Land of the Lost

The other day we discussed adaptive radiation, the process by which a single ancestor can split into an aardvark, an elephant, a manatee and a mole. But how do species split from one another? Usually by being physically separated for a good amount of time. The obvious illustration would be a species radiating between islands, but “islands” can occur on land, too. Even within islands.


Rodents Of Unusual Size? I don’t think they… oh, there’s one.

Meet the Bosavi Woolly Rat, a cuddly cat-sized rodent and the largest rat in the world. What makes it remarkable isn’t just its size, but its location. It was discovered only last year in the Bosavi volcanic crater in Papua New Guinea, along with at least 40 other amazing animal species heretofore unknown to science and native only to this one crater, including a fanged frog, a fish that “grunts,” a marsupial called the Bosavi silky cuscus, a tree kangaroo, a new family of sleestaks, an ogre-faced spider that fishes for its prey, a new species of bat, the world’s smallest parrot, a new bird-of-paradise and caterpillars that collaborate to look like a snake. These creatures had no fear of humans, having probably never seen one before. After all, they’ve been walled inside an extinct volcano for 200,000 years.

This is Bosavi Crater, with sheer cliffs 1,000 yards tall on all sides. Animals from outside the mountain found their way in but somehow failed to find their way out, and over time, they evolved differently from their mainland relatives, changing to fit their very specific needs within their volcanic prison. Bosavi is an Eden lost in time, a complete ecosystem in a teacup. And if you take nothing else from this, take this:

The Earth still has secrets. It is full of folds and creases and shell games and blind spots. There are still places to explore, uncharted places with unseen wildlife. I don’t care how many satellites you girdle the Earth with. If a team of scientists with a helicopter and some machetes can find 40 new species in just 5 weeks on one mountaintop, it proves that all our sophisticated maps still can’t see the new frontiers. The crest of discovery isn’t just beyond the planet, but within. It is inside the wrinkles and folds, between the sheets and under the unkicked stones. In other words, the world may be getting smaller, but it’s also getting deeper.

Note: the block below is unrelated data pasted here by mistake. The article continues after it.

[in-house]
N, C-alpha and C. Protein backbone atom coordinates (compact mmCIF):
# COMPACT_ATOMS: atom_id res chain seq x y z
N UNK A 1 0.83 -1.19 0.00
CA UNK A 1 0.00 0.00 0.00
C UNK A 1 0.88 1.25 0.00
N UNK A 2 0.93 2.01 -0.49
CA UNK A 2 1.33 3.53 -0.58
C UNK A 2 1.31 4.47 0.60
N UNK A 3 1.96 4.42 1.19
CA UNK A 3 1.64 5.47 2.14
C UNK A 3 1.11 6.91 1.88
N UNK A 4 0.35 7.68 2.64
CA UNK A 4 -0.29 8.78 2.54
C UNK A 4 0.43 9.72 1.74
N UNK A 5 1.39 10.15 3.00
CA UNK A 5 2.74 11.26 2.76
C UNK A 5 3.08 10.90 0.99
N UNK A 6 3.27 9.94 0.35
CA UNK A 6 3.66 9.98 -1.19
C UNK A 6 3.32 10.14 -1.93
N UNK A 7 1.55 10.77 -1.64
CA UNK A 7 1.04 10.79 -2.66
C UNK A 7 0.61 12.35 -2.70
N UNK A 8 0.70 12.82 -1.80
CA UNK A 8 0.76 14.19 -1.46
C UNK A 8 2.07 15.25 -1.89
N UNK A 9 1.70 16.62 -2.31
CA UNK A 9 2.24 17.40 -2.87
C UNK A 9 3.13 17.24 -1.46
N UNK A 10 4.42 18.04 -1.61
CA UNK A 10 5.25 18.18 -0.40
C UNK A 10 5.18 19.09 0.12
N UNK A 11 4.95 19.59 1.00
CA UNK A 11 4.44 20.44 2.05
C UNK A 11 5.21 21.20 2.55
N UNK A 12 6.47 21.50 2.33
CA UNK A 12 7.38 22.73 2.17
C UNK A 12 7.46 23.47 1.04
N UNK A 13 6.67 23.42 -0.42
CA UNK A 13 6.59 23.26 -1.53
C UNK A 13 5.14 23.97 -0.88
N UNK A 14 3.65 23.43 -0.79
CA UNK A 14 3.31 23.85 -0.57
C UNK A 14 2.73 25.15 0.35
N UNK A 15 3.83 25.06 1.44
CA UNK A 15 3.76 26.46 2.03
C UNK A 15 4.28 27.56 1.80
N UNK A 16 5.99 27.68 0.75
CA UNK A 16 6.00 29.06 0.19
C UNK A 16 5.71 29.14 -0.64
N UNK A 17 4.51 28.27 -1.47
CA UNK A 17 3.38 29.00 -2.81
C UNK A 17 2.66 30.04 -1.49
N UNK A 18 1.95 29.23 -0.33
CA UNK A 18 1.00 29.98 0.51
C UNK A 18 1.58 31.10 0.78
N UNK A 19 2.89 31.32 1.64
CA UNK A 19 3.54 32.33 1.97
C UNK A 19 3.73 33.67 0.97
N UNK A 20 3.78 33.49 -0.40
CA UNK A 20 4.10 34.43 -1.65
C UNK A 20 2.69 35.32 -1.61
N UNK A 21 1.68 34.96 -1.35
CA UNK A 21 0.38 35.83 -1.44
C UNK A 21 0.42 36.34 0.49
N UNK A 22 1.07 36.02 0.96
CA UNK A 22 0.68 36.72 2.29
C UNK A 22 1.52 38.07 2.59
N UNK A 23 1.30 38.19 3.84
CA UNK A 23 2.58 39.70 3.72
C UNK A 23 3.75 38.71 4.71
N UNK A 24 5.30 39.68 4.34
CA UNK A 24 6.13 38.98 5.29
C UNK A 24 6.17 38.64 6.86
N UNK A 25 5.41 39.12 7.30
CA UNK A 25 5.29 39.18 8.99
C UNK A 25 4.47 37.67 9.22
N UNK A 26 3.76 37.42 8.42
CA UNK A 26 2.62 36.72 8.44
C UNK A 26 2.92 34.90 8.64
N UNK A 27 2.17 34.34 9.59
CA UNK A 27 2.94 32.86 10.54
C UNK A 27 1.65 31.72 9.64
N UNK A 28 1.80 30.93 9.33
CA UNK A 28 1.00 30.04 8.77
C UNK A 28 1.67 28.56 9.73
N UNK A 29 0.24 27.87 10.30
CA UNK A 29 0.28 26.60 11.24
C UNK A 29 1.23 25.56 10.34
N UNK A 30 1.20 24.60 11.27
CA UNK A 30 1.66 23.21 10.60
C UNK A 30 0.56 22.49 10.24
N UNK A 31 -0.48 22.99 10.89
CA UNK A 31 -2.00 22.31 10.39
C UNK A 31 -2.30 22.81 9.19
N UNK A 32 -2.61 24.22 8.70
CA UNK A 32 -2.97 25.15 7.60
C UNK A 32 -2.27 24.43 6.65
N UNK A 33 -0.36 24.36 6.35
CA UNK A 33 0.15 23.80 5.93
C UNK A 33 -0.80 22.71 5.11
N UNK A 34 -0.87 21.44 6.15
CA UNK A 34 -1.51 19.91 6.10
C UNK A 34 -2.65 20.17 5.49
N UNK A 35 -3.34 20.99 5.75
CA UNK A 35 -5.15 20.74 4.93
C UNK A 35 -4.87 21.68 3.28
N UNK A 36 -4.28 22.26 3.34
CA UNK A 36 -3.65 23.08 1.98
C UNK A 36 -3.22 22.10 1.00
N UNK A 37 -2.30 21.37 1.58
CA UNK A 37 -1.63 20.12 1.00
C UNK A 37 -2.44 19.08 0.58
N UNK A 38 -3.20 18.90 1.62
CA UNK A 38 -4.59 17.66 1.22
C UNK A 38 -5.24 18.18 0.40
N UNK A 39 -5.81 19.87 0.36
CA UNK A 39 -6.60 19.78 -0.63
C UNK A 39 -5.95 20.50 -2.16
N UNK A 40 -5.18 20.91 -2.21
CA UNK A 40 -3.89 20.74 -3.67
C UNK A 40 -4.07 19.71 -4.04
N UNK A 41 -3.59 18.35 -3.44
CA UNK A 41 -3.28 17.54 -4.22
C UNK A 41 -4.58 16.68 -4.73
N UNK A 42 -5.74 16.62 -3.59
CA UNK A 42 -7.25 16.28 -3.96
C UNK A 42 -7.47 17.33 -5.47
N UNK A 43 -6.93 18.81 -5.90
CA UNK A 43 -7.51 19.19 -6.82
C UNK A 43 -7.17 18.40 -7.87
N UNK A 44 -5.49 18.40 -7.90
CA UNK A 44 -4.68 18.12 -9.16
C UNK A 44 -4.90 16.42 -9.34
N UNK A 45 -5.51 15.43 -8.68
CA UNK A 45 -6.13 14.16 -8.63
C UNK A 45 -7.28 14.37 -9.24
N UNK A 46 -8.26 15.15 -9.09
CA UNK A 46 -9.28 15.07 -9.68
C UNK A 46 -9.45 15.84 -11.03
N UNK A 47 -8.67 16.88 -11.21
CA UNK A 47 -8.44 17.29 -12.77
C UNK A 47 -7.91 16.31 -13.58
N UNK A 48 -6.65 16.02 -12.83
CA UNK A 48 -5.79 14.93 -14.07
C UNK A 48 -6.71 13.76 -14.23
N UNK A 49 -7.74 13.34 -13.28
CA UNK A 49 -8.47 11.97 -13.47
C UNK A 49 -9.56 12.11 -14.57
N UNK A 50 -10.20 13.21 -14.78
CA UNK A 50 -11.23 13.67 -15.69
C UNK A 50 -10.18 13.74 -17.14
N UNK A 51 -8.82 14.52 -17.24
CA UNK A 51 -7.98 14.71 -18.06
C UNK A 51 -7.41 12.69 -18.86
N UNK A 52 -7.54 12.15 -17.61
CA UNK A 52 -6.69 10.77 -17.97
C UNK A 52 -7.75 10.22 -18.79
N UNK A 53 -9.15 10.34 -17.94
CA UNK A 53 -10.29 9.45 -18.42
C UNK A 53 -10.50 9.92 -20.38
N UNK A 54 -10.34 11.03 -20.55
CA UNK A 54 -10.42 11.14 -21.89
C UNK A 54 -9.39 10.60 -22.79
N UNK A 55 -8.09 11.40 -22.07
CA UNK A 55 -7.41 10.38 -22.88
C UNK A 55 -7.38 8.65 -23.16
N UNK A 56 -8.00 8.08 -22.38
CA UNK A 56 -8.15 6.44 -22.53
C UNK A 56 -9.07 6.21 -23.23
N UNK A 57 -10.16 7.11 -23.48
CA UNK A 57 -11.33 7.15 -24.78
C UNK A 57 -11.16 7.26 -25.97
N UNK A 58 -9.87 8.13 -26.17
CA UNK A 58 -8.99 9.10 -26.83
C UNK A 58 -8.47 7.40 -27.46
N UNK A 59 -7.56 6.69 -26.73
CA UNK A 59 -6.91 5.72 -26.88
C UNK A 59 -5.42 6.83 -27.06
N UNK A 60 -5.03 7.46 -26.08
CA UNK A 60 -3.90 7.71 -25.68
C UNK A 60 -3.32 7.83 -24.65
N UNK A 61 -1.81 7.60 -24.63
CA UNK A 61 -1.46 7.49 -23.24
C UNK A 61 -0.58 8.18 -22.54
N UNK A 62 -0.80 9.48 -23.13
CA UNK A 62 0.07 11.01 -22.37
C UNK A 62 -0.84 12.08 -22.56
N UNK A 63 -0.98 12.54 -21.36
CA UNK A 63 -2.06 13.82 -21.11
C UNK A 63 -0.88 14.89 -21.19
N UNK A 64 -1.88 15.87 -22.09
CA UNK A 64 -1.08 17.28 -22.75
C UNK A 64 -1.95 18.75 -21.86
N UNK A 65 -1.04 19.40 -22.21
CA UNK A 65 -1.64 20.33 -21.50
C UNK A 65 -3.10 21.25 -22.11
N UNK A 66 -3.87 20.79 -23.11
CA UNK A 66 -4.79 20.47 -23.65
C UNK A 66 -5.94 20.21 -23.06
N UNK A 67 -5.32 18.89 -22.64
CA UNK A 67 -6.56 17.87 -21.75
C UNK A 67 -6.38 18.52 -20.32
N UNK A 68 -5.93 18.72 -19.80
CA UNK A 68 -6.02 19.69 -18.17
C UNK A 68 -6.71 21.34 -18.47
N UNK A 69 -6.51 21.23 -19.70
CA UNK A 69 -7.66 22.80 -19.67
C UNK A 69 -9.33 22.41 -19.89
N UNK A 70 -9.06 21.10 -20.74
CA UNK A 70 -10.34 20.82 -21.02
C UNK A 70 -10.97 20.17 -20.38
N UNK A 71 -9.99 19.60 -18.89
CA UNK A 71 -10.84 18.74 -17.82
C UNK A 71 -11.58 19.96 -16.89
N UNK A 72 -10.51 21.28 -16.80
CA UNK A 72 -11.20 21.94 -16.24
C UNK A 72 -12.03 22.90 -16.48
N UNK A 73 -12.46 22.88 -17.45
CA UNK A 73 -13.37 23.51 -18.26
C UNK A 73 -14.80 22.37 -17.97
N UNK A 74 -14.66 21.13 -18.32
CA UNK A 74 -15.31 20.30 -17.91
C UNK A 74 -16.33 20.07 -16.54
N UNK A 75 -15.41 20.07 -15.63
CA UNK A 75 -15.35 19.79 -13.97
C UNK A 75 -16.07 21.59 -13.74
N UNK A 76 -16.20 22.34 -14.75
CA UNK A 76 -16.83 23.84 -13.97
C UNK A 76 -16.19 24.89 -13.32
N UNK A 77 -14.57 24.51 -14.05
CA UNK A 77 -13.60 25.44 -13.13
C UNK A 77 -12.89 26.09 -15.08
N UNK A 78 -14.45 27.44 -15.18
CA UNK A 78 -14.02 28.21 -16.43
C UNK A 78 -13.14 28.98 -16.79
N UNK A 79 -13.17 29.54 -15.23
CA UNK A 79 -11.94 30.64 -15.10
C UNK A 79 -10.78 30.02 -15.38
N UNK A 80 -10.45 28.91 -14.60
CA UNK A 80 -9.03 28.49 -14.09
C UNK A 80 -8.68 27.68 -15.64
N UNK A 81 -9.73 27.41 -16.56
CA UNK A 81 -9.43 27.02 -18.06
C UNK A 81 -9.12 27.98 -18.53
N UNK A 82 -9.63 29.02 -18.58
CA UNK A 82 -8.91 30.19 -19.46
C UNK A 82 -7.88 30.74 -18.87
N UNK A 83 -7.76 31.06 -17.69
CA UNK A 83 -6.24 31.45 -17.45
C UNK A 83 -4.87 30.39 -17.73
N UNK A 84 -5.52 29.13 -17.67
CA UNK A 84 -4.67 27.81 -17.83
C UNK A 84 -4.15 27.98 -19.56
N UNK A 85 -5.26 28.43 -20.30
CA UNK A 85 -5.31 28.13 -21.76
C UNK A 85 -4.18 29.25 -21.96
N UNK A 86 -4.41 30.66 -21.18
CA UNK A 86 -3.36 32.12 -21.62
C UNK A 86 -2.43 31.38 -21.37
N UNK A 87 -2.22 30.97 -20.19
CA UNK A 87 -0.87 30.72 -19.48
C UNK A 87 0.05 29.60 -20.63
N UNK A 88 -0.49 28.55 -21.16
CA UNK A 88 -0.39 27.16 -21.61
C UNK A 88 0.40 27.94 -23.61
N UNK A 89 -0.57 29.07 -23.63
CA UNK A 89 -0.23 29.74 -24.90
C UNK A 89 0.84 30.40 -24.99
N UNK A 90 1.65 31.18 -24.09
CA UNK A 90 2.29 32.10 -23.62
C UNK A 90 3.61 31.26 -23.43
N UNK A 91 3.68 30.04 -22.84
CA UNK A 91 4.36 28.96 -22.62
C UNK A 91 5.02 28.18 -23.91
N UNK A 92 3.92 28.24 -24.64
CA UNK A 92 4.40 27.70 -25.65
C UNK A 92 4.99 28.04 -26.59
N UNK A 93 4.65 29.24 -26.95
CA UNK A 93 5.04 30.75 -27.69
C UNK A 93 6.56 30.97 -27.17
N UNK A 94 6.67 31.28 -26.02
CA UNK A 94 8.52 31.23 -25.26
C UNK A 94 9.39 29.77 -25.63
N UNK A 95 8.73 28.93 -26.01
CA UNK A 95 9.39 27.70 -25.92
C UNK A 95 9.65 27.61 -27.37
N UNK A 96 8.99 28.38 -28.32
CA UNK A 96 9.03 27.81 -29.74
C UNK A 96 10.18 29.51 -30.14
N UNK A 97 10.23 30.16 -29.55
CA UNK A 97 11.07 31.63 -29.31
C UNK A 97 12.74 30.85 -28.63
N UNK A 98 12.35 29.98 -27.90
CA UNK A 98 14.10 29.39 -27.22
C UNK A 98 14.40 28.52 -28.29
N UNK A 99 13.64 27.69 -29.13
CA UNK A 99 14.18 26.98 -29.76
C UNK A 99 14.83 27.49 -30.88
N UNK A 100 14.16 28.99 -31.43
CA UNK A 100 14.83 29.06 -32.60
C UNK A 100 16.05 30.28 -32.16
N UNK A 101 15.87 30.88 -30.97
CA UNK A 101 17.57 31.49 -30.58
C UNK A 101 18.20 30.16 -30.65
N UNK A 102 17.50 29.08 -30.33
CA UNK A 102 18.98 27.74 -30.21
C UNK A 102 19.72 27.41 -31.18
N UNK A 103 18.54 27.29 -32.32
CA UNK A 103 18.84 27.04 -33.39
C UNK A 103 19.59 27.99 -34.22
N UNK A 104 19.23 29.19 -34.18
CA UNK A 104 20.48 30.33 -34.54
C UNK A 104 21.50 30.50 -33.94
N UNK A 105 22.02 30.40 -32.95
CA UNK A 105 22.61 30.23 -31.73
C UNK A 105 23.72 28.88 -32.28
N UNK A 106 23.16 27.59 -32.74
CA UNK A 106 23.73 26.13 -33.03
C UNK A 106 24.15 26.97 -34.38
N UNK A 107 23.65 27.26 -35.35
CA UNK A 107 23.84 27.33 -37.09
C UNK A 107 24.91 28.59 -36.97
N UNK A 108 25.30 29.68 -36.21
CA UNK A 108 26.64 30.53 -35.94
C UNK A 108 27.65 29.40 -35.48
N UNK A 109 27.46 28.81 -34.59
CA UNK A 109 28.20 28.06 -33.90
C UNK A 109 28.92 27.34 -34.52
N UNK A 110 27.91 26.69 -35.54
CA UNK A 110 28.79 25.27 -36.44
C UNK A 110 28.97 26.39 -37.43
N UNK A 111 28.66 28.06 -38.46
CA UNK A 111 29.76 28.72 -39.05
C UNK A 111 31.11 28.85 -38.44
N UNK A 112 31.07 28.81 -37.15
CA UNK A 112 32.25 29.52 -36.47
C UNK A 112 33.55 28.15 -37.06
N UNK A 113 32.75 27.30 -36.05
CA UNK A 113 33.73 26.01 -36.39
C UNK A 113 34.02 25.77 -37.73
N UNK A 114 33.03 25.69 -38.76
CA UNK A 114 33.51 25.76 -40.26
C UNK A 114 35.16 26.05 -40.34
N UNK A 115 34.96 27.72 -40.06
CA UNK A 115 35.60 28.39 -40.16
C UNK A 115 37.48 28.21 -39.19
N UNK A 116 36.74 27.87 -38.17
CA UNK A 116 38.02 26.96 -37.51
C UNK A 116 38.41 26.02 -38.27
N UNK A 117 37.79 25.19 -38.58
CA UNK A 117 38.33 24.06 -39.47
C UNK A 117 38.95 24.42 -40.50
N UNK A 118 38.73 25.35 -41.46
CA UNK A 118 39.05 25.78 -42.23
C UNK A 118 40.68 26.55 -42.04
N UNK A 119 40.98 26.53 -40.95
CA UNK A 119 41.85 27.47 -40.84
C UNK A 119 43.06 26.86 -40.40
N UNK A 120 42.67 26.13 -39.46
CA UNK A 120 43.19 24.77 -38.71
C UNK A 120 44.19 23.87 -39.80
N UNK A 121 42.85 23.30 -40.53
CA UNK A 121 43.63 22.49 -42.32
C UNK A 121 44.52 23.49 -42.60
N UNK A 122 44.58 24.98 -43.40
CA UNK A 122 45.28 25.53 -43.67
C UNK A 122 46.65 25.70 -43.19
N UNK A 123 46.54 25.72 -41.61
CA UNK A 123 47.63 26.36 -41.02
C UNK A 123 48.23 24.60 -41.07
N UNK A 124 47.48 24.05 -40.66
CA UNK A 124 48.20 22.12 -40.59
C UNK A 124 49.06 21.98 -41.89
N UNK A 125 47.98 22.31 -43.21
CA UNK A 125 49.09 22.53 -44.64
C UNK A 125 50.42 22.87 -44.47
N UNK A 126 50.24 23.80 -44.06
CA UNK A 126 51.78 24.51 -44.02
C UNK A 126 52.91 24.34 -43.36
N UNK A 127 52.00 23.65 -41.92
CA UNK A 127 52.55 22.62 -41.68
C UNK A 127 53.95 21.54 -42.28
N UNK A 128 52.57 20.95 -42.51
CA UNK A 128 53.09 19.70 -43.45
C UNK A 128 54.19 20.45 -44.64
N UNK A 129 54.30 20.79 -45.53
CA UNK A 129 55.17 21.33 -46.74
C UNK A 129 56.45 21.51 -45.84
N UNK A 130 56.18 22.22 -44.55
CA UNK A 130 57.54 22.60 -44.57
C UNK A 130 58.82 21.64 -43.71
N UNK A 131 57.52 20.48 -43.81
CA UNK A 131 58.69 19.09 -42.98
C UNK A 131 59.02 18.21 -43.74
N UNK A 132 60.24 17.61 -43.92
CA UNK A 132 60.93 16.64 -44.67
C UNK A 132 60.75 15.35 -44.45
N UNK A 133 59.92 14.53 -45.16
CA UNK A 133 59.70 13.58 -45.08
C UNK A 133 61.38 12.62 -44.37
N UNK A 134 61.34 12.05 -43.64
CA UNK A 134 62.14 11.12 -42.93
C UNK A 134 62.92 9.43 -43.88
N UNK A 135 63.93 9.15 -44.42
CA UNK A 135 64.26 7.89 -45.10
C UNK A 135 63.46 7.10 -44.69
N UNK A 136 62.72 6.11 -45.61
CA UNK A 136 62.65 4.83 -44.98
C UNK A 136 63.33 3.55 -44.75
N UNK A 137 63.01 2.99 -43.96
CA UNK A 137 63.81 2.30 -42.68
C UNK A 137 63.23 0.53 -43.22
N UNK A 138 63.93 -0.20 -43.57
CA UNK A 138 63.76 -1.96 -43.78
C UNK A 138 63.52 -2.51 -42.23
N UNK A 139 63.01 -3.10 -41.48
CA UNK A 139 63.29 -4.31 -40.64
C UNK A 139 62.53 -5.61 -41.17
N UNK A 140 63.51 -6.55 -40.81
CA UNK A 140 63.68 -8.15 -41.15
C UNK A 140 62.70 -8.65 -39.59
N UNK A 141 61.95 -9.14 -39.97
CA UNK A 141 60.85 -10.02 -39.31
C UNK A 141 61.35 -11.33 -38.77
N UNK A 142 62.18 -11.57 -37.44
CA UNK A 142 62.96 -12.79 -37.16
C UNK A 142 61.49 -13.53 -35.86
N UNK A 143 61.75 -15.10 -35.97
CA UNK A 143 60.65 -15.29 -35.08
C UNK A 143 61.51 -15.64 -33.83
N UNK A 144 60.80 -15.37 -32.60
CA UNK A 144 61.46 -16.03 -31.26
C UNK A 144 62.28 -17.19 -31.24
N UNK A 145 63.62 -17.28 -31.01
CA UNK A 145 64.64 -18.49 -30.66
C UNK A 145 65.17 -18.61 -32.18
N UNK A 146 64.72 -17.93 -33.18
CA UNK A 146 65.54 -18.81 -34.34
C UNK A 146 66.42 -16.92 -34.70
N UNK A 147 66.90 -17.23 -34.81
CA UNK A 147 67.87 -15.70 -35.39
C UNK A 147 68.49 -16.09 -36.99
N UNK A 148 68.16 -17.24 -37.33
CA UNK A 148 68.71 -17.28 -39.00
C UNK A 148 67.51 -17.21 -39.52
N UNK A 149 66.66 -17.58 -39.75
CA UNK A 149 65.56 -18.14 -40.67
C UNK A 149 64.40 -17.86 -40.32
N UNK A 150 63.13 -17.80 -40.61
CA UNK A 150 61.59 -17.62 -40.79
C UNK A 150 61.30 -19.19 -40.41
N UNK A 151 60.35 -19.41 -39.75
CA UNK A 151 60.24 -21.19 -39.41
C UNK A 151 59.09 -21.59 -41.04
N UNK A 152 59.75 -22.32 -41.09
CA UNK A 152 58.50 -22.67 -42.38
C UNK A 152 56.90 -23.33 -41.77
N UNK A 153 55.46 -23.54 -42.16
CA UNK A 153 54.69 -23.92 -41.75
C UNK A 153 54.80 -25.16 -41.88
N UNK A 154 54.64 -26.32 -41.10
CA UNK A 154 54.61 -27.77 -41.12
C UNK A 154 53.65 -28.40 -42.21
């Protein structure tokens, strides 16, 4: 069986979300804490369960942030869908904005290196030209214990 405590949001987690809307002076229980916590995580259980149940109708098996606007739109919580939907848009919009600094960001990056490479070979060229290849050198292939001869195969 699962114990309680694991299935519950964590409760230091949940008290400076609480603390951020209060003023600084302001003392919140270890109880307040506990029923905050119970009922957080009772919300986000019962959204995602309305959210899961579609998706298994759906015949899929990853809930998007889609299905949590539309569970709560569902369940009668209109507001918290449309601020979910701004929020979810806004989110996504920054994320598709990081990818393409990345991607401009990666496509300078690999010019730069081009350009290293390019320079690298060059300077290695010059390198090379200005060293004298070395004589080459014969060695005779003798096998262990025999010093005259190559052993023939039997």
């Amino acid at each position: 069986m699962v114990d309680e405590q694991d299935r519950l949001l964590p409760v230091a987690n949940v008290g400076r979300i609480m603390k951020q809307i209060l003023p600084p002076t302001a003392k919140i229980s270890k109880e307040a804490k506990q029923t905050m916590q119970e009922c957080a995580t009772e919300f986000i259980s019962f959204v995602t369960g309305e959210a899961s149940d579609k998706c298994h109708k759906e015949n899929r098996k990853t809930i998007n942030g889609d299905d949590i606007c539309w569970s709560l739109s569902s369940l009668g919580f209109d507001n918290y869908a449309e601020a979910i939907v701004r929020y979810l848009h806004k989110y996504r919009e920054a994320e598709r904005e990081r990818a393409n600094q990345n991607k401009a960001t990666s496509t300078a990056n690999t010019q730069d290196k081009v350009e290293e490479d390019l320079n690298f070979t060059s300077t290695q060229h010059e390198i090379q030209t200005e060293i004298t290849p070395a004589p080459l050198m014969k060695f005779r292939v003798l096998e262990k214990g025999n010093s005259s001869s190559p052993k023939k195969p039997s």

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About quantumbiologist

Christian Drake, AKA The Quantum Biologist, is a naturalist and poet formerly of Albuquerque, NM and currently living deep in the backwoods of the Connecticut Berkshires. He has worked in aquariums and planetariums, national parks and urban forests. When not birding or turning over rocks to find weird bugs, he enjoys rockabilly music, gourmet cooking, playing harmonica and writing dirty haiku. View all posts by quantumbiologist

2 responses to “Land of the Lost

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